Another, and arguably even better option, would be to rely on the Model Penal Code.  The Model Penal Code written by the American Law Institute has been adopted largely in most states.  It is an authority on criminal law, even though not fully adopted in all states.  In the Model Penal Code, legal experts have defined various states of mind in a hierarchical manner such that the lesser state of mind is included in the higher state of mind.  For example, the Model Penal Code supports the idea that if the State can prove intentional conduct, then a lower state of mind would be included in that.  Here, that would mean that if the State put forth evidence of intentional conduct, then the lesser state of recklessness would be included as a lesser and included state of mind.  The logic of the Model Penal Code is based on the idea that all intentional acts are reckless towards the life of a victim.  Illinois has adopted definitions of intentionality and recklessness relying on the Model Penal Code, but Judge Porter relied on the case law in Illinois instead of the Model Penal Code.  The Model Penal Code makes the bizarre (and absurd) result that occurred in Servin’s case impossible.

Issue #3: The State’s Attorney’s Delay in Indictment and Charging Decisions are Problematic

The State’s delay in securing an indictment a year and 8 months after the shooting reeks of all the State’s Attorney’s offices around the country that are protecting cops, instead of prosecuting them, even when the cop is the defendant.  This is an obvious conflict of interest as police are their investigators and the people they work with daily.  There is a tight bond between the State and the police, and that is not debatable.

Equally troubling is the decision on what to charges to indict.  The decision not to charge Servin with first degree murder, which would also preserve the option of a 2d degree murder conviction is very questionable.  The State could have, and ordinarily does, charge defendants with everything.  Ordinarily, the State would indict on 1st degree (preserving 2d degree), and include involuntary manslaughter and reckless charges as lesser and included offenses.  This would have allowed them to make a decision on the day of trial to proceed on the counts they believed were most likely to succeed.

The reason it’s so important to indict on first degree murder in this case is because it is readily foreseeable that the defense would claim self-defense.  Even if a jury or judge believed the officer truly believed he needed to use lethal force in self-defense, the State would be able to argue that the actions taken were unreasonable and secure a 2d degree murder charge (if not succeed on first degree).  Without the indictment for 1st degree, they cannot argue “unreasonable self-defense” at trial for a possible lesser included second degree murder.  By charging only reckless counts, these options were excluded from the beginning.  That was either intentional or serious oversight in legal analysis.

It is possible given the bizarre state of Illinois law that the state’s attorney’s office knew that this absurd result could occur if they charged Servin only with involuntary manslaughter. That is, it’s possible the state’s attorney knew that charging involuntary manslaughter, given the law in Illinois, was an impossible case to prove so long as they argued that Servin acted intentionally, and that they could thus force the judge to dismiss the case. This analysis makes sense given how long it took State’s Attorneys to indict Servin (1 year, 8 months) suggesting that they were hesitant to charge him at all. In addition, the state’s attorney’s office’s generally close relationship with cops makes it possible that the State’s Attorney’s office planned this result from the beginning. If this is true, then the state was essentially in cahoots with the defense, leaving no one looking out for the interests of the public or for the interests of Rekia Boyd’s family.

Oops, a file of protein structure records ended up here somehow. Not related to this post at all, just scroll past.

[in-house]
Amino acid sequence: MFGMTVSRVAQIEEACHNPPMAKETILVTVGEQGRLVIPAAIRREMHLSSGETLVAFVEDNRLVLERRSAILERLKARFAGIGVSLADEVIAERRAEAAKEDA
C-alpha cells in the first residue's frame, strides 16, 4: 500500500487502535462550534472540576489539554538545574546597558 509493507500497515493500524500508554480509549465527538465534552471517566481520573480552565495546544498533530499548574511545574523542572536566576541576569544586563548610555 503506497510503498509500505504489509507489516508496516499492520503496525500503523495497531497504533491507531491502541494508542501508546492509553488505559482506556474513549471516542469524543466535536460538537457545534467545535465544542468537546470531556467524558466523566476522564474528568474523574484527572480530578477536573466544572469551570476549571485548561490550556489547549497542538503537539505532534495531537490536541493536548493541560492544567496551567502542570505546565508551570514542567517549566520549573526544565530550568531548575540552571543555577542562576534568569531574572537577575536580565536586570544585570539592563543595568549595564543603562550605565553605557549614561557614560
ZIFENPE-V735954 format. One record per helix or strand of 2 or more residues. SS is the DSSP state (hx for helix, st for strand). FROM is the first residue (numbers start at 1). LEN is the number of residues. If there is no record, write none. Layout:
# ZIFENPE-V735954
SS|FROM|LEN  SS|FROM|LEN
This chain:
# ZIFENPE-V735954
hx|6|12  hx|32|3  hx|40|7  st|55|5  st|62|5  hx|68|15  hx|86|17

In the state’s attorney’s defense, it is also possible that they went forward on involuntary manslaughter instead of first degree murder because they were afraid they couldn’t win a first degree murder charge against an off-duty cop (given that we know juries and judges generally believe officers when they say they acted in self-defense, even if turned out they were wrong).  For example, the State’s Attorneys in the Zimmerman case were criticized for bringing 1st degree murder charges because they could have more easily proved reckless conduct.  Here, it’s the reverse.  It can be difficult to determine which trial strategy will ultimately pay off, and the state’s attorney’s office may have been worried that, like George Zimmerman, Servin would be acquitted because the judge or jury would not have believed he acted intentionally, but only recklessly.  It’s also possible the state’s attorney’s office simply missed the legal point regarding the mutually exclusive nature of intentionality and recklessness in Illinois, and expected that the judge would convict on the lesser charge.

Issue #4: How the Police Department Responded

By far the most egregious response to this ruling has been from the Chicago Police Department. Even if we assume that Servin actually shouldn’t have been found guilty of any criminal conduct, we might hope that he would at least face internal discipline for an extraordinary lack of judgement that ended in the death of a young woman.  Instead, his statement to the press was without remorse or apology.  In addition, Gary McCarthy, the superintendent of police, asserted in a public statement that he should have never even been charged, truly suggesting that he believes that when cops, even off duty cops, kill people, no matter what the circumstances, they are above the law.   This is particularly troubling in this case when the off-duty officer was not responding to a citizen complaint or 911 call, and was confronting this young group for being loud/noisy, which is not criminal and not grounds for stopping someone.

There will be no discipline of any kind for Servin, and indeed, he will be reinstated as an Active Duty police officer. This result is truly a smack in the face to Rekia Boyd’s family and to all Chicagoans who hope that their police are there to protect them, not endanger their lives.




Other Links to this Post

  1. Failure, corruption, and impunity: A story of Chicago justice - MegCarlson.com — April 27, 2015 @ 8:12 pm